Harness the power of bold copy for your health brand
Go bold or go home. Sort of.
They’re all examples of bold copy – brands taking risks with advertising copy by side-stepping convention and prodding the socially comfortable boundaries of language, voice and theme.
I mention this because last week, I found myself enjoying a slice of pizza and a cheeky Pinot Grigio on a moored barge, at a networking event for local copywriters (I know, it writes itself). Shout out to our generous hosts from DMA and Leith.
The theme, ‘writing bold copy‘, was illustrated through a full deck of brilliant, clever and hilarious ads that prompted many a murmur of ‘ugh, I wish I wrote that’.
- I thought the KFC apology was ingenious – diffusing disgruntlement with playful, on-brand humour and humility (in case you don’t know the story, they ran out of chicken in a number of UK restaurants. As they said, not ideal).
- And the stomach-churning octopus copy featured in the ad for Hellman’s mayo (right) was inspired – who would think of mentioning tentacled brain sacs in a foodie ad, never mind eating them for lunch?
So what IS bold copy?
In the discussion about how we use copy to challenge and provoke, to be a little off-beat and yet still play to the audience, it occurred to me that boldness is definitely in the eye of the beholder.
For some brands, bold copy means strong, confident writing that evokes an immediate reaction in the reader – maybe a little shocking, definitely memorable. For others, it’s about taking things in a different direction from competitors, using humour or tone in a way that surprises the reader, or dancing along the line of acceptability without totally crossing it.
For others still, it might be as simple as using a conversational tone instead of stuffy corpspeak.
And what catches the attention of some audiences might be boring as shit for others. Risqué to one might be plain offensive to another. All of these perspectives are valid.
So how do we walk that line?
Bold copy means taking a risk
I always tell my clients they should be excited to draw a line in the sand with their copy because anyone who’s turned off wasn’t an ideal customer anyway. The ones that vibe with it will only love them more.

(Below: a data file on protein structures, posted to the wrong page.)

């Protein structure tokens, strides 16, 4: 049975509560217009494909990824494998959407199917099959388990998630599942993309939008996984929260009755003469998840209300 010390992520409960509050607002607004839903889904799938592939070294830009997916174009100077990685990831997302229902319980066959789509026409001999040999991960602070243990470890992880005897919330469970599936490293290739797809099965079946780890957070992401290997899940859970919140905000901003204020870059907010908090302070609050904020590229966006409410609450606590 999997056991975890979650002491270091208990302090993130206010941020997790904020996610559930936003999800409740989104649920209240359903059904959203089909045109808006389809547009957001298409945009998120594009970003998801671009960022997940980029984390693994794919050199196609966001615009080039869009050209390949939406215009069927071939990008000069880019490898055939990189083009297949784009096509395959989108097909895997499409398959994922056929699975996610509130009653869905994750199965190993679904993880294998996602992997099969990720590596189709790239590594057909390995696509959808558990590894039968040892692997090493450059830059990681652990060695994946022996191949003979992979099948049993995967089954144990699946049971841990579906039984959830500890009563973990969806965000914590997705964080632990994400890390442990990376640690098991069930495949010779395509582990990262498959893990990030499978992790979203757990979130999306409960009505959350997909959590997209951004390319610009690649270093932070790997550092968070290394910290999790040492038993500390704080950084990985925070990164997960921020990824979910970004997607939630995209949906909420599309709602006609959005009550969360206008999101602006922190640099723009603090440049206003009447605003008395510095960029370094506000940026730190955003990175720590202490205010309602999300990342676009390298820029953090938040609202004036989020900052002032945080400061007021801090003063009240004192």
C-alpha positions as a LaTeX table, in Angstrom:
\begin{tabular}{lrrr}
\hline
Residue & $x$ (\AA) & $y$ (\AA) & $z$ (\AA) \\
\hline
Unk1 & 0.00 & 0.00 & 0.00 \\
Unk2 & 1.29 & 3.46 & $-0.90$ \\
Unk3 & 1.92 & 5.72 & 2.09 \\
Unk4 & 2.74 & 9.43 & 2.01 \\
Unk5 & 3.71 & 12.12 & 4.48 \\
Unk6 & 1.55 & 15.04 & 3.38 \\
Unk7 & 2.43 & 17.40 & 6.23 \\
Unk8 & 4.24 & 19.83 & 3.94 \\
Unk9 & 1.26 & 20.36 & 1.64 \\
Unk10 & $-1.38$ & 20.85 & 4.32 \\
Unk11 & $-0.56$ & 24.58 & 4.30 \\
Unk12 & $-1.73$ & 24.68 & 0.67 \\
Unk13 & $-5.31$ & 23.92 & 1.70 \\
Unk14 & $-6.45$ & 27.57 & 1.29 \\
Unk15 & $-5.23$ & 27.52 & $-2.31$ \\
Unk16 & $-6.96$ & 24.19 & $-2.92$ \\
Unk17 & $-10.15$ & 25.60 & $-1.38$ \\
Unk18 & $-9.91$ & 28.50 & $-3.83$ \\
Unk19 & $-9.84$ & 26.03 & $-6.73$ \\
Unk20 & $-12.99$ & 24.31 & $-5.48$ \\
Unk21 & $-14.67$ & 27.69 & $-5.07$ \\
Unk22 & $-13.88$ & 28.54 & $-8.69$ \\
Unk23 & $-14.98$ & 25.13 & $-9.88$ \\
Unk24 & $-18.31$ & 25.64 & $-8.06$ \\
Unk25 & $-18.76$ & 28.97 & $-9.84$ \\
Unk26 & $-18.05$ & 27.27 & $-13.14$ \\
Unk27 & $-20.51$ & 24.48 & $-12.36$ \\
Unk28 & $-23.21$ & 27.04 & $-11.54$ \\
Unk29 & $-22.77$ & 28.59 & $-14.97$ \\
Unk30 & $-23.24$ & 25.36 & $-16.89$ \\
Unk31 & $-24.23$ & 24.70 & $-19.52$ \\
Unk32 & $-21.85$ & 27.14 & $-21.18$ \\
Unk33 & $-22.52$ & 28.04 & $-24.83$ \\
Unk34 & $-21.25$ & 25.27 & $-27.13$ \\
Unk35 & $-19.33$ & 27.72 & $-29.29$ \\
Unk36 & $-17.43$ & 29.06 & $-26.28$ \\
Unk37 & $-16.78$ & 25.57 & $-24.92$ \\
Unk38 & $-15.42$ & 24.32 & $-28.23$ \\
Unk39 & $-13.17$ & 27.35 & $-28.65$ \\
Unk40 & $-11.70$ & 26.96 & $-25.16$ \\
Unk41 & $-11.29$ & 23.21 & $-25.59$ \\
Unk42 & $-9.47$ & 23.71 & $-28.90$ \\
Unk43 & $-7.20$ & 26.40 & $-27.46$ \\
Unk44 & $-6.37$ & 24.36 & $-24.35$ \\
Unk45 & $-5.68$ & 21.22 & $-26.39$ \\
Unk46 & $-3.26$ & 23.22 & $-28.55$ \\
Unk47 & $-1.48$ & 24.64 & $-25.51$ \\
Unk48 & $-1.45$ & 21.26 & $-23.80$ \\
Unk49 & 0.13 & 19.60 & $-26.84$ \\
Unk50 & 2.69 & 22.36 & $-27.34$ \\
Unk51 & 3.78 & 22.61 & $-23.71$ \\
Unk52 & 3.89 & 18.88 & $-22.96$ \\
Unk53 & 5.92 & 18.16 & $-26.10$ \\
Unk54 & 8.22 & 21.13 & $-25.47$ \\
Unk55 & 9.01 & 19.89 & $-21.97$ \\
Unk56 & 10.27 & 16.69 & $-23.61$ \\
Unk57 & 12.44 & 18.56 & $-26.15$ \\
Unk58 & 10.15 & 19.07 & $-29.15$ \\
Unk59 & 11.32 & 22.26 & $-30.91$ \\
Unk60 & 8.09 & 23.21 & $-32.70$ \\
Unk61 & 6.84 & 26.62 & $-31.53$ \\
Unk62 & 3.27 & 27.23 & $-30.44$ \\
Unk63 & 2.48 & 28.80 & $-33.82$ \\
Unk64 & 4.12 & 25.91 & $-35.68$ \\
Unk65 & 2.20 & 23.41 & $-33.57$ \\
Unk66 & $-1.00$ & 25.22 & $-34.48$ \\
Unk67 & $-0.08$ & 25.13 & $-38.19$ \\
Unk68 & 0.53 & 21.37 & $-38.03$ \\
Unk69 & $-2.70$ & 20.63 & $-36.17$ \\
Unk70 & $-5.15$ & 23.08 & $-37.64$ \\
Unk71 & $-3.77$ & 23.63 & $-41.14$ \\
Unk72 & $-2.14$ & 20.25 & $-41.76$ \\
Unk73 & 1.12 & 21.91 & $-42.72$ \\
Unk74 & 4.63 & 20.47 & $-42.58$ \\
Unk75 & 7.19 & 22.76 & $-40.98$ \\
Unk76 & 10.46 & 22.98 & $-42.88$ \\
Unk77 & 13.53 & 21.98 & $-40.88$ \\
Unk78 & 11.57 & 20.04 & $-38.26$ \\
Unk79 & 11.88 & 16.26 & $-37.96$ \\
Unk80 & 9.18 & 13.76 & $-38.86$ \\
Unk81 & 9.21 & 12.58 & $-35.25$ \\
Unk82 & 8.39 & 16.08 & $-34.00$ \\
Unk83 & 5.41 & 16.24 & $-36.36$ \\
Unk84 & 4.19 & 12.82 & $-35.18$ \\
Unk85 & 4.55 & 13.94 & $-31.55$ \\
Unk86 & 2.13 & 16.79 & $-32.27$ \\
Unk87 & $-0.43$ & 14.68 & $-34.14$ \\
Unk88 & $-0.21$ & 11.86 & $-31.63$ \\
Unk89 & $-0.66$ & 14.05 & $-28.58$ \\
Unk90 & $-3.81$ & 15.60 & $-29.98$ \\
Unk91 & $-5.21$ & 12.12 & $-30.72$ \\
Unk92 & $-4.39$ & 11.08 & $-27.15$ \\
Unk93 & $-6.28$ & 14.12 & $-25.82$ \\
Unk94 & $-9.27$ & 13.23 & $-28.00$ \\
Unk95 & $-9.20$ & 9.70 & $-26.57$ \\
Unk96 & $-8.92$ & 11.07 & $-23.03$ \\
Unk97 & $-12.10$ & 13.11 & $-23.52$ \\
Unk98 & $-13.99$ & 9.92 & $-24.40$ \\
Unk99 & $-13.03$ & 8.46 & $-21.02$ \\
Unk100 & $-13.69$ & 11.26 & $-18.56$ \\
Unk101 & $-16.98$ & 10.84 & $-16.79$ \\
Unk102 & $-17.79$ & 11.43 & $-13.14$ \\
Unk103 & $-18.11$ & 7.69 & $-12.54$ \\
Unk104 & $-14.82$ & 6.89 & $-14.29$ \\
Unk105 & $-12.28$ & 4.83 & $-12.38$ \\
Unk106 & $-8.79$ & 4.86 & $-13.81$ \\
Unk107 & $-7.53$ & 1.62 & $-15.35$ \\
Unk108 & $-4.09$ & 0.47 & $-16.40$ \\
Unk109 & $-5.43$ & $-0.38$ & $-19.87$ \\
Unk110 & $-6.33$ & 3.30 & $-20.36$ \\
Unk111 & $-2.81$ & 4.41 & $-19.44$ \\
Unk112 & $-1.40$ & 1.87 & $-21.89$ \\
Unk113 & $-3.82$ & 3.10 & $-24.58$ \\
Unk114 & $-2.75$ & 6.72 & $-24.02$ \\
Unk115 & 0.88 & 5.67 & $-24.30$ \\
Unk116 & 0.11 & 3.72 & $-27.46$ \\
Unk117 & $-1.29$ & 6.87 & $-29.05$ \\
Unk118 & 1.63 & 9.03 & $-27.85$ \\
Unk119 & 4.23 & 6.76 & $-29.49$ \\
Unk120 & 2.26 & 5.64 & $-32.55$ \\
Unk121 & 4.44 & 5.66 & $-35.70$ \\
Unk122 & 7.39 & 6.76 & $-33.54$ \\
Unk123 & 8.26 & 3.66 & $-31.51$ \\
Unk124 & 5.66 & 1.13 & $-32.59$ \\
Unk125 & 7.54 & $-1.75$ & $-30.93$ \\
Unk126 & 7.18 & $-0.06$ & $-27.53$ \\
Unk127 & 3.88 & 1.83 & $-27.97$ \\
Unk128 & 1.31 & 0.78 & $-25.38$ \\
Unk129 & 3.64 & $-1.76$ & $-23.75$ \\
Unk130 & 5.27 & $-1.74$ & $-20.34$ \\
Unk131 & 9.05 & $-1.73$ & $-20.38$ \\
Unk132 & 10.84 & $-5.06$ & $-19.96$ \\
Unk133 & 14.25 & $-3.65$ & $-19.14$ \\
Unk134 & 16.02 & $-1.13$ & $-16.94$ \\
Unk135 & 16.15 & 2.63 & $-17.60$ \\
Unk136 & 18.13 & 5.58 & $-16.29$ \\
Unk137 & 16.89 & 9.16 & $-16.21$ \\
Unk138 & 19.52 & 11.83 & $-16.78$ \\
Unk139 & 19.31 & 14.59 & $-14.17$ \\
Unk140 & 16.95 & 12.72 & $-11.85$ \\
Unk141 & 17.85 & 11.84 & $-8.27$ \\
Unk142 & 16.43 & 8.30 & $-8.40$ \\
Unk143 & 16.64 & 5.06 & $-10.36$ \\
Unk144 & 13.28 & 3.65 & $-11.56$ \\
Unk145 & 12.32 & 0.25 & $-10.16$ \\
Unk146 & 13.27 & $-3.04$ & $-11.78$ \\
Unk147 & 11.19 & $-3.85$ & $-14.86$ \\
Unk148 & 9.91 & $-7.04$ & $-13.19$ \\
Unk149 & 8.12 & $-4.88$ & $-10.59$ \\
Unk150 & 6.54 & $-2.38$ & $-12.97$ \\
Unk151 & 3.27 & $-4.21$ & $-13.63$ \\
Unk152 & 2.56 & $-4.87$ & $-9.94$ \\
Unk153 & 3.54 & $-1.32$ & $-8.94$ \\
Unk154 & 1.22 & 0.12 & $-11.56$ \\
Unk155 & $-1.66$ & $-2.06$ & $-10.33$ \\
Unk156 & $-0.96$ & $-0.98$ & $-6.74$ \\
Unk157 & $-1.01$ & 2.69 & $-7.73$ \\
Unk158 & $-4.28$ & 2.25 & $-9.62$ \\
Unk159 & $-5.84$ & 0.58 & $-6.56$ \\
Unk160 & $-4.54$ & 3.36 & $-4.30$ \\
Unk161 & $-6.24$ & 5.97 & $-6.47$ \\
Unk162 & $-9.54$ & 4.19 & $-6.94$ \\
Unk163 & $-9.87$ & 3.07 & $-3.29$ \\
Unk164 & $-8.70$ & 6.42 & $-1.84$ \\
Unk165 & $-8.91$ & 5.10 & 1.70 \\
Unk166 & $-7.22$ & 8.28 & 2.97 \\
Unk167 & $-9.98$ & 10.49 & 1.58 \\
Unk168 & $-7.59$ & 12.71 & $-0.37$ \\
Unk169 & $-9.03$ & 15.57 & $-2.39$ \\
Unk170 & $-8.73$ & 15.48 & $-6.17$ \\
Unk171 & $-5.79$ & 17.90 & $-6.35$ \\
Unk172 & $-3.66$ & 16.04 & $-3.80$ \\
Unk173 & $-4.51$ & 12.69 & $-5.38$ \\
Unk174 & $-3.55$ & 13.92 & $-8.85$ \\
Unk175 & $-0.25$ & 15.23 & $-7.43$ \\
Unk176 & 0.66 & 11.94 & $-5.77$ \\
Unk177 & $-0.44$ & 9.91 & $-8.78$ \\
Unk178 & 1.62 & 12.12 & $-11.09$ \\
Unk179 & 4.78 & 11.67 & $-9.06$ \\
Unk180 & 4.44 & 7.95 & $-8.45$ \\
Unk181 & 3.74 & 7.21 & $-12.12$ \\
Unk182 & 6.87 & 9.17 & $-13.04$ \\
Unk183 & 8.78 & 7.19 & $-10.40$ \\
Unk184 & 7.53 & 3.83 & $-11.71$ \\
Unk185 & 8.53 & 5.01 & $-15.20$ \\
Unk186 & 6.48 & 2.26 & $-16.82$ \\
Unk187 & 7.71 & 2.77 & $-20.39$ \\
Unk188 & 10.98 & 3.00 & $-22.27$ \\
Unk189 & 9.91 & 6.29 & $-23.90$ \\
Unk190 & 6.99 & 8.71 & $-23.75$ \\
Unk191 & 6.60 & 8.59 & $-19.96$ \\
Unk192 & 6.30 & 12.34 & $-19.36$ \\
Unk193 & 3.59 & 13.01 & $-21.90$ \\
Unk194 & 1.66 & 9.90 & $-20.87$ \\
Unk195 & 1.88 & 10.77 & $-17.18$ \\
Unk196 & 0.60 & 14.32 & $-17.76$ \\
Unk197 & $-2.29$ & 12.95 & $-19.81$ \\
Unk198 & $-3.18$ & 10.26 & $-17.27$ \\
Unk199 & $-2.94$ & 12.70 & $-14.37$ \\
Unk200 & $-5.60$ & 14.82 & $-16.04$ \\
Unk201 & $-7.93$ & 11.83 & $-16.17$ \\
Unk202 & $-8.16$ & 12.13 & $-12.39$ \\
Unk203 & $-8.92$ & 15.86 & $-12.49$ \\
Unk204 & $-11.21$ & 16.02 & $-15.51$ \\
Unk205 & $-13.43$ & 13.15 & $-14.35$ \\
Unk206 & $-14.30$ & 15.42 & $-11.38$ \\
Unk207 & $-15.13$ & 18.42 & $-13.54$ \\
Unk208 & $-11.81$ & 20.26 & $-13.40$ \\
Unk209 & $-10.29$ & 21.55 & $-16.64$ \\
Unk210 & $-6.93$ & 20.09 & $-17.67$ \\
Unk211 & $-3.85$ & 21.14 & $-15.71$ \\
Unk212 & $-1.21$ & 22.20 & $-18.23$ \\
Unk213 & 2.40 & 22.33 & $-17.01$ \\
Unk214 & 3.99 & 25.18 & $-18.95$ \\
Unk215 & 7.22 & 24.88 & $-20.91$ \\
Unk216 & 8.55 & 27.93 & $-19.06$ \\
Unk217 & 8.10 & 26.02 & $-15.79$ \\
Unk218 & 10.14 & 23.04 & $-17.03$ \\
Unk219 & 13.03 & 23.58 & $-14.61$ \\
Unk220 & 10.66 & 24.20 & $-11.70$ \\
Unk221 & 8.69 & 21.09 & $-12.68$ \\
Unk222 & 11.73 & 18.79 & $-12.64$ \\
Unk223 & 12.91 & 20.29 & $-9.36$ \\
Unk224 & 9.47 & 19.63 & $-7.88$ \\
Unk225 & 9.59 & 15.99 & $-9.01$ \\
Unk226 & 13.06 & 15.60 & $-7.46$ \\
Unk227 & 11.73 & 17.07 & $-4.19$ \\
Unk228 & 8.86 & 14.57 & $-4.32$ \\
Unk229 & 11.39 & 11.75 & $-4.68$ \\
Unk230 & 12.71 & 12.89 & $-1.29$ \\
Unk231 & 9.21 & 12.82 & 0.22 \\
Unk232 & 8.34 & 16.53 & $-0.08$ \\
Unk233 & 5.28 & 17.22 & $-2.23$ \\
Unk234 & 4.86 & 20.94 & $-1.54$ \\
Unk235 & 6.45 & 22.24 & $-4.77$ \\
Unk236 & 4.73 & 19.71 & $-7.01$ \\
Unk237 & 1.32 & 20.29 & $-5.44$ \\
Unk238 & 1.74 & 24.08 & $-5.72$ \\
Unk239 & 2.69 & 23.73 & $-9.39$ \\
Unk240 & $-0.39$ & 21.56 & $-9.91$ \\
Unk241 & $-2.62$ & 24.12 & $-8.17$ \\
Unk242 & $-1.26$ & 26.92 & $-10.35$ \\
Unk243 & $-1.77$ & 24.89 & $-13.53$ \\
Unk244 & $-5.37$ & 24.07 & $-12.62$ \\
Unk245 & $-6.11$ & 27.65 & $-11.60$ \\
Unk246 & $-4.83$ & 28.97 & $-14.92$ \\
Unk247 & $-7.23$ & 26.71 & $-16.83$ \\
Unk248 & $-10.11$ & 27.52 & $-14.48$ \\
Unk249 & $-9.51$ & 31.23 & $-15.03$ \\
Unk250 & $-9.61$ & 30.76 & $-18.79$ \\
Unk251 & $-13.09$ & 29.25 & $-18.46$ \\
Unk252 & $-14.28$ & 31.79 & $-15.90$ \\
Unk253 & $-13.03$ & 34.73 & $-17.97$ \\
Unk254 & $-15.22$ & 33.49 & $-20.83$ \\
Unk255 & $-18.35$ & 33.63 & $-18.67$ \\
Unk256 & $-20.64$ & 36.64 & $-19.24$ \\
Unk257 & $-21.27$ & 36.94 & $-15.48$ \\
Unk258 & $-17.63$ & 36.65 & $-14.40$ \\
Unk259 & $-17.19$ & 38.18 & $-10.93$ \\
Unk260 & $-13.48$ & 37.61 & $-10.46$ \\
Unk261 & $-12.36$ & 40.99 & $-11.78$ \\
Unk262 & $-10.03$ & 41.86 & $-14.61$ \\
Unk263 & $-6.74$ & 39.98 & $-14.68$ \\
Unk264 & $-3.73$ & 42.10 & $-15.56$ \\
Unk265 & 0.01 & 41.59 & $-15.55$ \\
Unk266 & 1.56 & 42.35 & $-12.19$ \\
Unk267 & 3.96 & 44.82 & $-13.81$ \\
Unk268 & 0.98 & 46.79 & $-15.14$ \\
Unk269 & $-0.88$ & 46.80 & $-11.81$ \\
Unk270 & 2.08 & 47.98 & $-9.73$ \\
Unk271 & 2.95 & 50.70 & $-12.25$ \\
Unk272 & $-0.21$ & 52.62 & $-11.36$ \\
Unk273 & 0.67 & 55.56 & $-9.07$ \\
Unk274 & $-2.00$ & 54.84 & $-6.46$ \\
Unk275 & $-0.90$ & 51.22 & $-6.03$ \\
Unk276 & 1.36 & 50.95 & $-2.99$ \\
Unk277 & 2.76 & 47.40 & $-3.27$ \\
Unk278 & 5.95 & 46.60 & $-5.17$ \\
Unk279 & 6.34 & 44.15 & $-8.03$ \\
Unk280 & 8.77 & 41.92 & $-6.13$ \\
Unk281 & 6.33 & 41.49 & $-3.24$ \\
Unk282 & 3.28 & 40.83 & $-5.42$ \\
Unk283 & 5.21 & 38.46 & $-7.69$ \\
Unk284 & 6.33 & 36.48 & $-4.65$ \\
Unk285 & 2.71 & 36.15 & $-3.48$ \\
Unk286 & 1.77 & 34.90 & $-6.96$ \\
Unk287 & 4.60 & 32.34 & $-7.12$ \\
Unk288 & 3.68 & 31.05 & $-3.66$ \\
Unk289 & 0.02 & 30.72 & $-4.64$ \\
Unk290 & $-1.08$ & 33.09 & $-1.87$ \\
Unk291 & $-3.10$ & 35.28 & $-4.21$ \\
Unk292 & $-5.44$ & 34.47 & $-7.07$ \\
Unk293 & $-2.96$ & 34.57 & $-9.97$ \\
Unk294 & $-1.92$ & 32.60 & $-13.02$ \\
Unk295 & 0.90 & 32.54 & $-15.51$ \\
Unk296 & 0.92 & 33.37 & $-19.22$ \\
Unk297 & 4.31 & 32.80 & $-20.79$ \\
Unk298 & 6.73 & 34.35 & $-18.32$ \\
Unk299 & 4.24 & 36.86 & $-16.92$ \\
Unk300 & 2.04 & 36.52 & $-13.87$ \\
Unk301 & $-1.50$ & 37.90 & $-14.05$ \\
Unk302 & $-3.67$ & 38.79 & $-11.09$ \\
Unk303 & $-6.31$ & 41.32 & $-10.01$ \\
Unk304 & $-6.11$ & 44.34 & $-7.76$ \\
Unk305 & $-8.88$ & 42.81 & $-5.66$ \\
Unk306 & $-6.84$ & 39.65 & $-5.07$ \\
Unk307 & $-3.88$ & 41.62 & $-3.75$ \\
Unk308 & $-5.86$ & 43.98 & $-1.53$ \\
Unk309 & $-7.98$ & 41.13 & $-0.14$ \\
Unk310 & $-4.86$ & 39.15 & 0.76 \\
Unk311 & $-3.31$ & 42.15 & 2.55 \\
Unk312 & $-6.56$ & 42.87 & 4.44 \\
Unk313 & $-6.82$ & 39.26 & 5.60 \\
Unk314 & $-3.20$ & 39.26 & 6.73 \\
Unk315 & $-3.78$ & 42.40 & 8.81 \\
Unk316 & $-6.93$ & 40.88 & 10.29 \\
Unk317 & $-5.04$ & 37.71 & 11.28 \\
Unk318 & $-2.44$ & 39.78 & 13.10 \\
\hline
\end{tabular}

It’s a differentiator – if you play it safe and try to please everyone, you’ll end up with the same ‘best value for you’ drivel that everyone else is putting out there.
But of course, there’s a balance to be struck.
For instance, I wasn’t sure the ad for a hardware store that played on the stereotypical shopping habits of men and women worked as well as an example of ‘bold’ as some of the others. This mischievous humour might resonate perfectly with the target audience, which would definitely make it successful copy by one measure. But it risks feeling like something conjured up in Don Draper’s man bubble (now there’s an image).
What if the campaign focused on women instead (who, as my partially renovated kitchen suggests, are spending plenty of their hard-earned cash on paint and plywood)? Now THAT would have been bold – an unexpected move in a traditionally male industry, setting themselves apart from their power-tool peddling competition.
Raising the bar for boldness is an opportunity to move away from tired tropes and eye-rolls, to encourage your audience to think differently, and even reach new audiences.
This is why being bold in your copy means taking a risk. It might be in the words. Or it might be in the courage of the client or copywriter in being willing to test limits and try something new. Sometimes you’ll get it right, and sometimes you might not.
(But let’s avoid naff stereotypes, even if some of your audience buys into them.)
How to write bold copy for your health brand
Ok, I said this was about bold copy for health brands, and finally I’m getting to the point!
The thing about health copywriting (that makes it different from many other industries) is that we’re often trying to communicate tricky concepts that are rooted in science, through the lens of a deeply personal customer experience. If you’re in the business of helping people improve their health, you’ll know it’s hard to make some of this stuff sound sexy.
The call of clickbait is strong.
Recently I posted on LinkedIn that in order to capture customer attention, sometimes health brands have to give customers a little of what they want in order to give them what they need. I think this is especially true with fitness and nutrition, which are highly trend-driven. A bolder move might be to straight out give them what they need, and forget the rest.
It’s a judgement – you need to know your brand, and know your audience. If bold for you is dropping the ‘Dear Sir/Madam’ and incorporating a few contractions, well, start there!
Here are some ideas to get you started:
- use humour to highlight a serious issue and get people talking
- use a conversational tone to give your straight-laced organisation a more human face
- brighten up your copy with unexpected descriptions to make the reader stop and take notice (like the tentacle thing!)
- keep it simple by getting straight to the point with unexpected honesty
- go long, with emotion-driven storytelling and characters
- use unusual images to put an unconventional spin on your copy
- play around with voice, formatting and calls to action
- look at what others in your field are doing, and do the opposite
- or work with a really awesome copywriter to help you nail the perfect words (well, hello there!).
Be brave, strategic and relevant. Don’t be rude (ok, be a little rude).
And remember, clarity beats boldness. Don’t let clever get in the way of clear.
What would bold copy look like for your health business?
(📷: @trommelkopf via Unsplash.)
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